The motor car insurance fraud to be tackled here refers to those committed against insurance companies. Although there are issues that have been raised alleging fraud on the part of insurers, such will be tackled separately.
As of 2017, motor car (including motorcycles) insurance claims total about P7 billion annually. Industry leaders estimate that about 10 percent of these claims are fraudulent. There are no figures, though, to support this estimate. Insurance companies are defrauded through various modus operandi. These would include fabricated claims, staged or contrived accidents, fake carnappings and others. The figures on fraudulent claims are alarming. Fraudulent claims cause significant damage to the insurance industry. More damaging are the fraudulent claims that have not been detected. In other words, insurers paid for losses that are fictional.
The figures would be more significant if we consider that motor car insurance business is a large part of the total nonlife insurance business. Motor car insurance premiums in 2014, for example, account for P18 billion out of the P55-billion total premiums of the nonlife business for that year.
In terms of vehicular accidents, in 2014, Metropolitan Manila Development Authority reported a total of 90,258 road accidents, or an average of 248 accidents per day.
Let us take a look at the carnapping figures. In 2014 the total carnapping incidents were at 8,013. This figure increased to 10,556 in 2015, and 90 percent of this figure involved motorcycles. The Philippine National Police-Highway Patrol Group (PNP-HPG) reported in November 2015 that an average of three four-wheeled vehicles and six motorcycles are stolen every day. The PNP recorded that there have been 27,434 carnapping incidents between 2009 and 2015, representing an annual average increase of 66 percent. However, for the first half 2016 (January to June), carnapping incidents decreased from 6,302 to 5,087 for the same period of 2015. The claims ratio was from 40 percent to 45 percent, with the highest annual claims reaching almost P7 billion.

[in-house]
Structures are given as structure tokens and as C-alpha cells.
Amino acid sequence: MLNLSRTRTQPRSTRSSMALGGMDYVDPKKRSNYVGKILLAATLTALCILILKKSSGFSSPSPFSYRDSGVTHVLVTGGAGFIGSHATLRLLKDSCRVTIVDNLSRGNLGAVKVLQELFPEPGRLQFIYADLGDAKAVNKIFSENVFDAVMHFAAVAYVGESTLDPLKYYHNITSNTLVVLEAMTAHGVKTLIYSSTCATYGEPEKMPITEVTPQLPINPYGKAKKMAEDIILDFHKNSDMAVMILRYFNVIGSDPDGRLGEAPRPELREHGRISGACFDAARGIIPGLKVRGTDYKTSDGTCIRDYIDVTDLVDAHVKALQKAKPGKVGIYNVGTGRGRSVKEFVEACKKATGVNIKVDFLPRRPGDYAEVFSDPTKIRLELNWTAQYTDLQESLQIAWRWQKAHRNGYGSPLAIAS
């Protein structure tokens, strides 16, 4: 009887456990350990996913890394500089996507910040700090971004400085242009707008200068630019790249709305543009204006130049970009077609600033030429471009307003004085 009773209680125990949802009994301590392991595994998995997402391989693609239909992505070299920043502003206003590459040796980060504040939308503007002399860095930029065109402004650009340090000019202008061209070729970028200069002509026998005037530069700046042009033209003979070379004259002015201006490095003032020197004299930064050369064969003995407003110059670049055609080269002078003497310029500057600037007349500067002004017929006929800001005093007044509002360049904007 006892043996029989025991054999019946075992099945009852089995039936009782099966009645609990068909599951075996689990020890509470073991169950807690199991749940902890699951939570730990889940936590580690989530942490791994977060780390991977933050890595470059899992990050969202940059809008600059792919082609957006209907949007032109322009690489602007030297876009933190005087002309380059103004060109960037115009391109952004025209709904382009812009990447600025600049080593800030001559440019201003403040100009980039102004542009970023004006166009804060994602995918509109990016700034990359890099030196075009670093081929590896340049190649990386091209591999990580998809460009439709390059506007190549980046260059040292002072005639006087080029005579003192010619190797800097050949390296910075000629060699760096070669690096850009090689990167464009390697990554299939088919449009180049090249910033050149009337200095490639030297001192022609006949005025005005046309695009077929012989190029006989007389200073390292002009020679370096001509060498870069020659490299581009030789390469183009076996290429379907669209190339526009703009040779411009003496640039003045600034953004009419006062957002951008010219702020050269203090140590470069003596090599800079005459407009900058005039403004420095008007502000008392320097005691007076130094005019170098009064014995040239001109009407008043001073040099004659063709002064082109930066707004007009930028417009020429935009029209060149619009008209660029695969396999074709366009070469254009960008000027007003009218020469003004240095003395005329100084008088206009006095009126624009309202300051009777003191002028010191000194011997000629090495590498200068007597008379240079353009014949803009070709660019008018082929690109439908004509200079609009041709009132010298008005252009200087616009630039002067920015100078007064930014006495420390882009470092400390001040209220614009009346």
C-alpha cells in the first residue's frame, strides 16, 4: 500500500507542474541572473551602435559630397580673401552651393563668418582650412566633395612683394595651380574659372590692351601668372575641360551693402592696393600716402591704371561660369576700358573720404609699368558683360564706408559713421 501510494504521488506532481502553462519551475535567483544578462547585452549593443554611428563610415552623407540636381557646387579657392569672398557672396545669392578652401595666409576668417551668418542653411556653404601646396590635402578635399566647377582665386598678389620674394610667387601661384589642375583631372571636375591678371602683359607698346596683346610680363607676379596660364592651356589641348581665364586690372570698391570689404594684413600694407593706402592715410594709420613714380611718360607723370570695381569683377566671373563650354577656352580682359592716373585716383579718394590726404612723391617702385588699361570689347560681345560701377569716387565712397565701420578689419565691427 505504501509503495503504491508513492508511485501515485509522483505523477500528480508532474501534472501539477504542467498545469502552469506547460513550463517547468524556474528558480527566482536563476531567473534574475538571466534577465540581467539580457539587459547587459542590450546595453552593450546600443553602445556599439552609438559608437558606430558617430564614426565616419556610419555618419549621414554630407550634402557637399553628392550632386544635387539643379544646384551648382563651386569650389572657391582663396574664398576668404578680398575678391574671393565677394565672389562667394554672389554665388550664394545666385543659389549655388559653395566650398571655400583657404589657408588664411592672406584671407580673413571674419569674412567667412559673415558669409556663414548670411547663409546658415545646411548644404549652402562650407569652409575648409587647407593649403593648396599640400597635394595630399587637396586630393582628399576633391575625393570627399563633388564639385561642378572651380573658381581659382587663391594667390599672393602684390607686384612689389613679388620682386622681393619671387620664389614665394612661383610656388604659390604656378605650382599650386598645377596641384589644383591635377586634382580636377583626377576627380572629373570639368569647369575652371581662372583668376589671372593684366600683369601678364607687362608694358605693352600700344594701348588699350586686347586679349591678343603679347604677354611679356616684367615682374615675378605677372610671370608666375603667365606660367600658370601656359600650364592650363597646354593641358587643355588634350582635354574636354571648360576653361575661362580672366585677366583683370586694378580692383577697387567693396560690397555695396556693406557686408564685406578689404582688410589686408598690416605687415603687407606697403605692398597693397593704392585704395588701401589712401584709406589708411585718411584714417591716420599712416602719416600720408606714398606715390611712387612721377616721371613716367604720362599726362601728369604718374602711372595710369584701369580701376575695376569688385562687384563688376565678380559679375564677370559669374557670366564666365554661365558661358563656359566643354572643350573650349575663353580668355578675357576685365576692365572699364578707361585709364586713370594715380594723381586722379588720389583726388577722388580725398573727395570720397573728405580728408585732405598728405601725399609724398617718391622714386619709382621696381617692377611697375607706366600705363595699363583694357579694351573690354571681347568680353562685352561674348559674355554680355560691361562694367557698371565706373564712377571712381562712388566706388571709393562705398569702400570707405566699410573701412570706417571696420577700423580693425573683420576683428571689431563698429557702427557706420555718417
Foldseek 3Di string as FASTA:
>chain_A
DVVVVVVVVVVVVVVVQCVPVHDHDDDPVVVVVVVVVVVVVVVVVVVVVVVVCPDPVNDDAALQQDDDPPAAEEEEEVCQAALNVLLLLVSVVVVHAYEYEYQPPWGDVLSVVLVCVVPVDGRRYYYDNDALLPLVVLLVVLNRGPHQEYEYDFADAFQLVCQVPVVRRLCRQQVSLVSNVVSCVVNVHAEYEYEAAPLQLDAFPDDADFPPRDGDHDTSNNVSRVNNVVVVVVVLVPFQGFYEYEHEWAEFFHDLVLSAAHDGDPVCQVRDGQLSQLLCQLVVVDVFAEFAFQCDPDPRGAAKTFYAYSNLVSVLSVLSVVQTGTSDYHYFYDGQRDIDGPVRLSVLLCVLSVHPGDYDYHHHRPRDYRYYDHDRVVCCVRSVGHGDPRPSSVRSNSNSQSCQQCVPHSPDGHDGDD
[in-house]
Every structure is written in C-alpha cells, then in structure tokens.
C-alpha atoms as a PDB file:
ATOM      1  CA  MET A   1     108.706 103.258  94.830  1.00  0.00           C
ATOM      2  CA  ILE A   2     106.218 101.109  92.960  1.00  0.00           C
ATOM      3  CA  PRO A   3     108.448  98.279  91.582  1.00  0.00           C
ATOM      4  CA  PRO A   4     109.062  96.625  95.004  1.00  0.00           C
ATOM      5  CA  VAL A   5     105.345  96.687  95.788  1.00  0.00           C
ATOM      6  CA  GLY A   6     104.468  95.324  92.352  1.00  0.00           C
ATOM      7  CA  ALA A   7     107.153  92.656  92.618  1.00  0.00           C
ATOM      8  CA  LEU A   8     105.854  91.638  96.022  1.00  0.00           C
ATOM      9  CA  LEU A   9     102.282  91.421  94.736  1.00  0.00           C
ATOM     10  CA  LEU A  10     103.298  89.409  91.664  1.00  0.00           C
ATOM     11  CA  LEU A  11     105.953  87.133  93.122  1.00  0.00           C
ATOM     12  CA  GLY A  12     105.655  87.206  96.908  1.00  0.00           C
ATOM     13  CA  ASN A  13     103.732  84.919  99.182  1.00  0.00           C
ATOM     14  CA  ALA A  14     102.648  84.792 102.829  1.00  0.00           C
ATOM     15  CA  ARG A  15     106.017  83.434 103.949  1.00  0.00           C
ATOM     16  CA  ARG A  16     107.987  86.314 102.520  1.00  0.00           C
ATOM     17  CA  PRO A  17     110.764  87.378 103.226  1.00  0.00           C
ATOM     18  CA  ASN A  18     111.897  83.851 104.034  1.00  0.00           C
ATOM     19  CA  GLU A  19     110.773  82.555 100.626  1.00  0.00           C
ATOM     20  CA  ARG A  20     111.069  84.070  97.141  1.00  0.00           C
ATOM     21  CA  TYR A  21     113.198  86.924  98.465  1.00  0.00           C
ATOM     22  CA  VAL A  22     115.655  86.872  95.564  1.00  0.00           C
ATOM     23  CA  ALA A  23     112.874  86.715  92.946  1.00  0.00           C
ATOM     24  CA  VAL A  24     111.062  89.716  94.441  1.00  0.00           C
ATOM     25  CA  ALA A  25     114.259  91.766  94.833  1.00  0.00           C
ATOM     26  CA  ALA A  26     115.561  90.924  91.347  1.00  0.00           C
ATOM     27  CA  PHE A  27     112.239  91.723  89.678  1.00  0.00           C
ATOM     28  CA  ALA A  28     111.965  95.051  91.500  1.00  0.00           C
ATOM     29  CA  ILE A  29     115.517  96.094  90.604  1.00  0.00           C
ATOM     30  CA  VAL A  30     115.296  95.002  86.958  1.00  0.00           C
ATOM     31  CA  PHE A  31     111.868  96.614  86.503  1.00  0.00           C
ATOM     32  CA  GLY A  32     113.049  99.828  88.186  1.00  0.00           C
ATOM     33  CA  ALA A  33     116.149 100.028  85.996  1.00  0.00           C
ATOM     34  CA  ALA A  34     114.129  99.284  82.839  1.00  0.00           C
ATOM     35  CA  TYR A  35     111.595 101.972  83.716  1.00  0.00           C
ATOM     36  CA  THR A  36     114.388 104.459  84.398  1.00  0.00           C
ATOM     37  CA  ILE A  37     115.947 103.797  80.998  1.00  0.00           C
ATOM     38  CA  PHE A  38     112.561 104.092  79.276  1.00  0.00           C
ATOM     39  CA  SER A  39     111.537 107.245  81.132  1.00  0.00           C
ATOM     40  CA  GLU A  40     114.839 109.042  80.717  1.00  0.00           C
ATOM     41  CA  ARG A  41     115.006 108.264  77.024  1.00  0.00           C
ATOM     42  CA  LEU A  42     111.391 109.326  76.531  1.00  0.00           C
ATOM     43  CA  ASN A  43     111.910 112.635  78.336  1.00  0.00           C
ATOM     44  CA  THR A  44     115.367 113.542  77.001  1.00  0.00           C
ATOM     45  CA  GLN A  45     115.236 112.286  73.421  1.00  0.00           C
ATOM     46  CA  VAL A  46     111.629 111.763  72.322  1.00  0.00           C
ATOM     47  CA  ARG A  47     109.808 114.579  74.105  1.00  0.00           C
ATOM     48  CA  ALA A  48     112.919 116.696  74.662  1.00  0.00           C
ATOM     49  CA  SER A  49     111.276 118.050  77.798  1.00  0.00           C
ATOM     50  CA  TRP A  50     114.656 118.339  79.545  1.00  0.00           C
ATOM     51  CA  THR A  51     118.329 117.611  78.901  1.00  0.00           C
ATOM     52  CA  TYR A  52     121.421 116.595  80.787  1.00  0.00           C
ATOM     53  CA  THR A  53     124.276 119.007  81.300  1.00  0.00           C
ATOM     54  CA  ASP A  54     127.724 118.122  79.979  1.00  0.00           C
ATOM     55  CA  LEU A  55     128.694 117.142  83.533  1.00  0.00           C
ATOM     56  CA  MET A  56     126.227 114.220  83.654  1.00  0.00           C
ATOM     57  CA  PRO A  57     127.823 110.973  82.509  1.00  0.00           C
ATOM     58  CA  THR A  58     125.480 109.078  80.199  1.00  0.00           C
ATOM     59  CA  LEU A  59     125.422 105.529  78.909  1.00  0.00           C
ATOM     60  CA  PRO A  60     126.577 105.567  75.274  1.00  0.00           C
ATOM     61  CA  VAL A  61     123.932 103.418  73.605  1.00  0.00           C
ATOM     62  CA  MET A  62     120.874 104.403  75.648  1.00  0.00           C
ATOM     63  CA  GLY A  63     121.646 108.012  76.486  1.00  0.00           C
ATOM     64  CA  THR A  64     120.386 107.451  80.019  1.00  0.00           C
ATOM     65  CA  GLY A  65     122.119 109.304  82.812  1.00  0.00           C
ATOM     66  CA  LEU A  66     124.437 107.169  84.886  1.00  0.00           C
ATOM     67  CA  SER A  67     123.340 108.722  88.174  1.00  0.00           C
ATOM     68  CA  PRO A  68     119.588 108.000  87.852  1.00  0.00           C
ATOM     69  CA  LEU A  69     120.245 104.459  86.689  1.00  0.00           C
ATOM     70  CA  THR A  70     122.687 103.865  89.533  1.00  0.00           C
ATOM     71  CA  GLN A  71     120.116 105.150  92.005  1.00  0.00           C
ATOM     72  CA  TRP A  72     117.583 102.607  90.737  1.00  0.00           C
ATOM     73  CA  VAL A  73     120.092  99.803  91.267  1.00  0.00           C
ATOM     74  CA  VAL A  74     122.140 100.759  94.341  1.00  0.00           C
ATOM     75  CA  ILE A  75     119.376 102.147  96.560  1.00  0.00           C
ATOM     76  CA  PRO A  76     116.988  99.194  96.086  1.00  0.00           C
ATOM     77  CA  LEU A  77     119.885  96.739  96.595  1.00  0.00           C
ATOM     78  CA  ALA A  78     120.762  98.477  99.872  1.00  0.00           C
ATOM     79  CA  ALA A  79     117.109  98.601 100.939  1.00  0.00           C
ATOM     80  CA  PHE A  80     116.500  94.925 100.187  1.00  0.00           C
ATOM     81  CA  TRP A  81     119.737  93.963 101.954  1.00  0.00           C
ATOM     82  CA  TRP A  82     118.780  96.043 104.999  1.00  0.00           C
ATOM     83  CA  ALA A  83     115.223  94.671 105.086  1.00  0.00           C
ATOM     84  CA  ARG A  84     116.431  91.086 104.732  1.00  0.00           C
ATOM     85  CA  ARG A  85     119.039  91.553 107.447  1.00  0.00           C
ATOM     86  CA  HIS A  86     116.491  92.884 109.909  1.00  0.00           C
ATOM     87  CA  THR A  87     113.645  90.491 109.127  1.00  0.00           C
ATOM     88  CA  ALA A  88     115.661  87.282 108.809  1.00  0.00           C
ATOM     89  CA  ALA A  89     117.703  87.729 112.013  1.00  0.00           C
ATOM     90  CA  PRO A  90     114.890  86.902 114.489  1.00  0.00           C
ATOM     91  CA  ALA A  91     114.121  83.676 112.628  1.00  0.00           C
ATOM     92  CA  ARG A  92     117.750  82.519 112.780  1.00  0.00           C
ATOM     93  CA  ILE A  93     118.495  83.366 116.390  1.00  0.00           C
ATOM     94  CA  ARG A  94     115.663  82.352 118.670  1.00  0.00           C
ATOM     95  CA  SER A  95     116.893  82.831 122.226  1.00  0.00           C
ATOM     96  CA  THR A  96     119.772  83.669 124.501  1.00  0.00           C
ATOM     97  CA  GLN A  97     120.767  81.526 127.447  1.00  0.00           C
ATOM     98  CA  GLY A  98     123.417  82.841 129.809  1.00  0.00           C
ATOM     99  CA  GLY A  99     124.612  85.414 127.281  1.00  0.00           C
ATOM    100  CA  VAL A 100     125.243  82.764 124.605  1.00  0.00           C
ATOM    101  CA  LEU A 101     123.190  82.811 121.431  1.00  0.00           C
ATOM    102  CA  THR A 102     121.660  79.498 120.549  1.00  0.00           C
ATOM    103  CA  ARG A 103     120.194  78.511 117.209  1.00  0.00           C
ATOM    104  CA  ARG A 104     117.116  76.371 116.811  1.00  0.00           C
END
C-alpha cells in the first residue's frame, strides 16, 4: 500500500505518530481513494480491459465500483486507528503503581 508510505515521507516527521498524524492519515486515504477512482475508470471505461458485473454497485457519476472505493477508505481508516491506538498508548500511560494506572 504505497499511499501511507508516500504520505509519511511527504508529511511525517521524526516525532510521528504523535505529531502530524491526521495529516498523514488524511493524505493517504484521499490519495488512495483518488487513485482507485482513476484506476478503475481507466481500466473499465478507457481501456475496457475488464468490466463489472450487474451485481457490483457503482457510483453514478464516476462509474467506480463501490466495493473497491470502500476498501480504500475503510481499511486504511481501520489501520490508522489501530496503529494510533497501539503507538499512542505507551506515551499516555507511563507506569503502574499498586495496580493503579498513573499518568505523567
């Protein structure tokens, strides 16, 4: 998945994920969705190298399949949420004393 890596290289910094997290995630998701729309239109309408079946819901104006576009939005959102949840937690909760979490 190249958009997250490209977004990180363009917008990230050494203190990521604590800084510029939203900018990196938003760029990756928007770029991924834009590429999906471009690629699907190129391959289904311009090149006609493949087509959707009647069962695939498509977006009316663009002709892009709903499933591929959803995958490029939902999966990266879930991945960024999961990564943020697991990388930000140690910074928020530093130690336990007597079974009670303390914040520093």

The question that begs to be answered is: How many of these claims are fraudulent? Whatever the figure is, it is definitely significant.
Detecting fraud has become a challenge for insurers and the entire industry. It is also important to ferret out professional fraudsters extorting from the insurance industry. In this regard, insurers must have an internal anti-fraud mechanism.
One initiative of the industry is by coming up with the Motorcar Claims Information System (MCIS), which monitors the vehicles that have been reported as total loss (stolen, carnapped or totally wrecked) as a measure against paying fictitious claims for the same vehicles. The system also prevents alleged totally lost vehicles from being resurrected. The MCIS was initiated by the Association of Insurance Claimsmen, Inc. and the then Insurance & Surety Association of the Philippines (Isap, now Pira) on May 14, 1996. The MCIS called for a monthly reporting by insurance companies. MCIS is now online and 24/7. On May 31, 2016, Pira and the PNP-HPG entered into a memorandum of agreement, where Pira agreed to provide information generated by the MCIS to the PNP-HPG. There is proposal to integrate the MCIS with the Confirmation of Cover Authentication Facility.
Lawyer Dennis B. Funa is the current insurance commissioner. Funa was appointed by President Duterte as the new insurance commissioner in December 2016. E-mail: [email protected]